Effects of Stroke

Effects of Stroke
Strokes affect different people in different ways, depending on the type of stroke and the area of the brain affected and the extent of the brain injury.

Brain injury from a stroke can affect the

  • Motor activity
  • Speech
  • Ability to understand speech
  • Behavioural patterns
  • Thought patterns
  • Memory
  • Emotions

Paralysis or weakness on one side of the body is common.

Effect of stroke on emotions

A stroke survivor may cry easily, often for no apparent reason. This is called emotional lability. Laughing uncontrollably may also occur but is not as common as crying.

Depression is common.

Effect of Stroke on awareness

Stroke often causes people to lose mobility and/or feeling in an arm and/or leg, or suffer dimness of sight on one side. The loss of feeling or visual field results in a loss of awareness, so stroke survivors may forget or ignore their weaker side. As a result, they may ignore items put on their affected side, have trouble reading, or dress only one side of their bodies and think they’re completely dressed. Bumping into furniture or door jambs is also common. One-side neglect is most common in those with injury to the right hemisphere of the brain.

Effect of Stroke on perception

A stroke can also affect seeing, touching, moving and thinking, so a person’s perception of everyday objects may be changed. Stroke survivors may not be able to recognize and understand familiar objects the way they did before. When vision is affected, objects may look closer or farther away than they really are, causing spills at the table or collisions when walking.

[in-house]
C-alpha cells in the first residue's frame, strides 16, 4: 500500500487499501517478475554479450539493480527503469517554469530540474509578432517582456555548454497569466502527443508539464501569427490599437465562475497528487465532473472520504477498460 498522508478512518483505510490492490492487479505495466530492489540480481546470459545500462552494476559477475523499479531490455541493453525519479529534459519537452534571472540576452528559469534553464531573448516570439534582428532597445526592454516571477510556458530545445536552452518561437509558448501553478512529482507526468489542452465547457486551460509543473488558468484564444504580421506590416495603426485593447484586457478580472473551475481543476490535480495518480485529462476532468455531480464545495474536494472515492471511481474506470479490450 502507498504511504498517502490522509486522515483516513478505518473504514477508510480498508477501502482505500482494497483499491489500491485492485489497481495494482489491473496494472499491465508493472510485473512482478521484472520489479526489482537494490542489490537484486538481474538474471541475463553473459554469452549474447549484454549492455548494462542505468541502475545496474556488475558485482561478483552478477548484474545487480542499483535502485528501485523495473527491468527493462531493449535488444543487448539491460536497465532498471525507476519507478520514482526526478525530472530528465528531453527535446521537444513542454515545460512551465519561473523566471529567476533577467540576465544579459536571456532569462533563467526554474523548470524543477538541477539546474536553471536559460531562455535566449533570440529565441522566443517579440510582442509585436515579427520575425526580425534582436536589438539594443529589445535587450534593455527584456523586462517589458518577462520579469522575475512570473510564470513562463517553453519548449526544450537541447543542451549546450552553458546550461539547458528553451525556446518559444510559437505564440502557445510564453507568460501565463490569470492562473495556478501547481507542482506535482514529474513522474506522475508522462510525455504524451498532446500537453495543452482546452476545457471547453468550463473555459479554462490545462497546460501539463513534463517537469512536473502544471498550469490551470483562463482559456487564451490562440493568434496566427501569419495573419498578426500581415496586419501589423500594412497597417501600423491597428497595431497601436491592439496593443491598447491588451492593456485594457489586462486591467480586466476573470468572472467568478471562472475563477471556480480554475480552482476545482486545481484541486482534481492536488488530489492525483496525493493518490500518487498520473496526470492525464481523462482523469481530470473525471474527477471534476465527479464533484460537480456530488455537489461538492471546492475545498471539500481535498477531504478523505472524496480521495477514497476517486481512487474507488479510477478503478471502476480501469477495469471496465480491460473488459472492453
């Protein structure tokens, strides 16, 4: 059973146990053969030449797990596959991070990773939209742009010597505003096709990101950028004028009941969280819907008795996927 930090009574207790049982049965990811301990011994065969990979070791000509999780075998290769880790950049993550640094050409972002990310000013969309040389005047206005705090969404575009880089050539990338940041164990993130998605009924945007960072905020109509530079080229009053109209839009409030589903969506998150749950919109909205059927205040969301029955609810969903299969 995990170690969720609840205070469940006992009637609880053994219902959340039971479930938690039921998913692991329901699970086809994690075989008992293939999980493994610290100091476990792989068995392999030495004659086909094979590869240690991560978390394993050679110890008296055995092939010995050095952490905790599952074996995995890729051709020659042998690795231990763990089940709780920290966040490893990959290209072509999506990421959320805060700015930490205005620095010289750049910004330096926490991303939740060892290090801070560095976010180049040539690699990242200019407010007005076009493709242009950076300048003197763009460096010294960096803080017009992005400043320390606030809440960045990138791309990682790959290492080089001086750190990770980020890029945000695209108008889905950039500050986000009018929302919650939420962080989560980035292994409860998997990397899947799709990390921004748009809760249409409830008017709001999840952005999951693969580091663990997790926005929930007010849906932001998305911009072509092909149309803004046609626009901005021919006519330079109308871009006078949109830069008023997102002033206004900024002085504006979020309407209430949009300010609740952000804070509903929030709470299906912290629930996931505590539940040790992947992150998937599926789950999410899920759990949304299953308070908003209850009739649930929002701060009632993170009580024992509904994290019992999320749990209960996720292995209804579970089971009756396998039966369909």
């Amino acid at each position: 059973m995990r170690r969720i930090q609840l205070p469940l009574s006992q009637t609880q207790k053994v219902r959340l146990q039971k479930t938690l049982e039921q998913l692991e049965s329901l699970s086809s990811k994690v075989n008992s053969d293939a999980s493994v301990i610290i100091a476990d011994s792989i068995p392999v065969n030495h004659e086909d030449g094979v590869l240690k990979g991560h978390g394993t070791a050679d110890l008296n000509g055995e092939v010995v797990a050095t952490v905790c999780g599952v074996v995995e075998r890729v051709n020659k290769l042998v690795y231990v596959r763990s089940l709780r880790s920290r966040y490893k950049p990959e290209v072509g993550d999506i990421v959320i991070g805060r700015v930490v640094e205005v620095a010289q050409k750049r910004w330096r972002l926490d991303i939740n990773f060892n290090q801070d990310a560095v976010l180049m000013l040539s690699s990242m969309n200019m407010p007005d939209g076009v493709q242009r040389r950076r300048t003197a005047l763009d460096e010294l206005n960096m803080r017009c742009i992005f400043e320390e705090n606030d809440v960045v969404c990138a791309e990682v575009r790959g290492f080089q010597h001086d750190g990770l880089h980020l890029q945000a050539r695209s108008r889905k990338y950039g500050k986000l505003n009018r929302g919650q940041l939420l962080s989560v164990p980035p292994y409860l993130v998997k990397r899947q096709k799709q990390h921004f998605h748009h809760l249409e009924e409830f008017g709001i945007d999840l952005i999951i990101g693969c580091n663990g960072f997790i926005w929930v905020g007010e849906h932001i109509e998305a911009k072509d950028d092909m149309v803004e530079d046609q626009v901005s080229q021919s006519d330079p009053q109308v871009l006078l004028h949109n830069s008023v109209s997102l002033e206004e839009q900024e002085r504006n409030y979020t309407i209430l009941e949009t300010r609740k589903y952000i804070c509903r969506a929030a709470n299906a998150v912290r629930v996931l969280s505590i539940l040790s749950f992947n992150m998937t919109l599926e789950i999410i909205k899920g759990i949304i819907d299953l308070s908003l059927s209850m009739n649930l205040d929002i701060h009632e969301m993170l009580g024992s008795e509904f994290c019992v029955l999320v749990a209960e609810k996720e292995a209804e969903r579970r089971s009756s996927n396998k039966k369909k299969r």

Effect of Stroke on hearing and speech

Usually stroke doesn’t cause hearing loss, although people may have problems understanding speech. They also may have trouble saying what they’re thinking. This is called Aphasia. Aphasia affects the ability to talk, listen, read and write. It is most common when a stroke weakens the right side of the body.A related problem is that a stroke can affect muscles used in talking (those in the tongue, palate and lips), and speech can be slowed, slurred or distorted. Stroke survivors thus can be hard to understand. This is called Dysarthria.

Effect of Stroke on chewing and swallowing food

This problem, called Dysphagia, can occur when one side of the mouth is weak.

Effect of Stroke on ability to think clearly

Planning and carrying out even simple activities may be difficult. Stroke survivors may not know how to start a task, confuse the sequence of logical steps in tasks, or forget how to do tasks they’ve done many times before.